They caught a cab to the Iraqi border on New Year's Day and crossed into Iraq on foot, jetlagged and woozy. The desolation of the nowhere zone reminded Altheimer of Escape from New York. The pair were in way over their heads. A prearranged contact picked them up and chauffeured them to a hotel in Basra.
When they arrived the men debated whether the ambassadors of democracy should be armed. In Basra and Baghdad, they staged several theatrical attempts to obtain guns from Coalition Provisional Authority consulates. In one such instance, Altheimer stuck a note that read "We would like guns" through the front gates. The men slept in cheap hotels and private houses and refugee gatherings, while a cacophony of donkeys, explosions, gunfire, helicopters, and muezzins blared outside.
They left the box at a Baghdad art academy sponsored by the French embassy and vowed to return. Several months later, the Danish Ministry of Foreign Affairs awarded Altheimer a generous grant to go back to Iraq, but by that time the insurgents had started beheading foreigners, and the offer was placed on hold until October, when both men were able to return for a brief trip to retrieve Democracy before making a quick exit. The box continued on to Washington, DC, for "repairs," and, in 2006, to Iran, where a far less eventful tour ended with both men leaving the box in the hills overlooking Tehran.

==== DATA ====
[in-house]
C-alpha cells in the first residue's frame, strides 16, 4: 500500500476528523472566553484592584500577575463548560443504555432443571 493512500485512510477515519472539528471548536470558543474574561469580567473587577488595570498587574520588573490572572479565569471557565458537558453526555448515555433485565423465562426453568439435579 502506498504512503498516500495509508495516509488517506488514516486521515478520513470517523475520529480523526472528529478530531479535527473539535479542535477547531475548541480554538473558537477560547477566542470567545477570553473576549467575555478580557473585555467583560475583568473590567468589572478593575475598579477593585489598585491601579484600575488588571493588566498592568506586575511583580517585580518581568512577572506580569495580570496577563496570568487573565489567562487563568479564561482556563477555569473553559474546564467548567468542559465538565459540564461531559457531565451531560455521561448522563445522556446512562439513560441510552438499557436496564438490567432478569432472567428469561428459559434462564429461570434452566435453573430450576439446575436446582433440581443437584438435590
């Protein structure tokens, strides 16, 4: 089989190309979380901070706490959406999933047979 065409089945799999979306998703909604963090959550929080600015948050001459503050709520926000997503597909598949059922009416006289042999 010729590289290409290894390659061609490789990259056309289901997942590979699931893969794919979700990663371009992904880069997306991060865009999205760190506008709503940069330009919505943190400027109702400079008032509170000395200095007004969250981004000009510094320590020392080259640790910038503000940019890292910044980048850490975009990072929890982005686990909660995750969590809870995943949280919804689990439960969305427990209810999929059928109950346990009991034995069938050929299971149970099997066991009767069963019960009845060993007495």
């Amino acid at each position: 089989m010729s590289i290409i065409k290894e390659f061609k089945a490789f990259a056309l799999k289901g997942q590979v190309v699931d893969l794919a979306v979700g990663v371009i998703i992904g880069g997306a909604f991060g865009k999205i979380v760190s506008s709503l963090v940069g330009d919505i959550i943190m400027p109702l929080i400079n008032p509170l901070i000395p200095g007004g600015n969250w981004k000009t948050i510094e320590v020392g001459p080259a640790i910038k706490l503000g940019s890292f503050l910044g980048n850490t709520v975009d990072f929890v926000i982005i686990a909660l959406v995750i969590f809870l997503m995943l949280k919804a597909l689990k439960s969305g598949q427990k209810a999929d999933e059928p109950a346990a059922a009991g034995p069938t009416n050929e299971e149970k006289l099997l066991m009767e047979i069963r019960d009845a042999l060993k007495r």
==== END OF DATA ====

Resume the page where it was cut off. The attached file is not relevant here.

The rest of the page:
Beck-Nielsen's 2005 novel, The Suicide Mission, used their Iraq trip as its source material. In the book, Altheimer appears as the character "Rasmussen." At the time, Altheimer viewed that as an acceptable remove from his true persona. I asked Beck-Nielsen about the book, and he replied:
"The Suicide Mission is—or has become—the authorized version of the story (or this piece of history), which has of course upset my Rasmussen, who immediately felt that I had stolen and alone profited from our common adventure… Already in The Suicide Mission he was robbed of his story—the peak of his small life on Earth—and turned into a fiction called 'Rasmussen.' And then, with The Sovereign, he was finally ripped off it all: His name, his picture, his story, his life, his identity [sic]."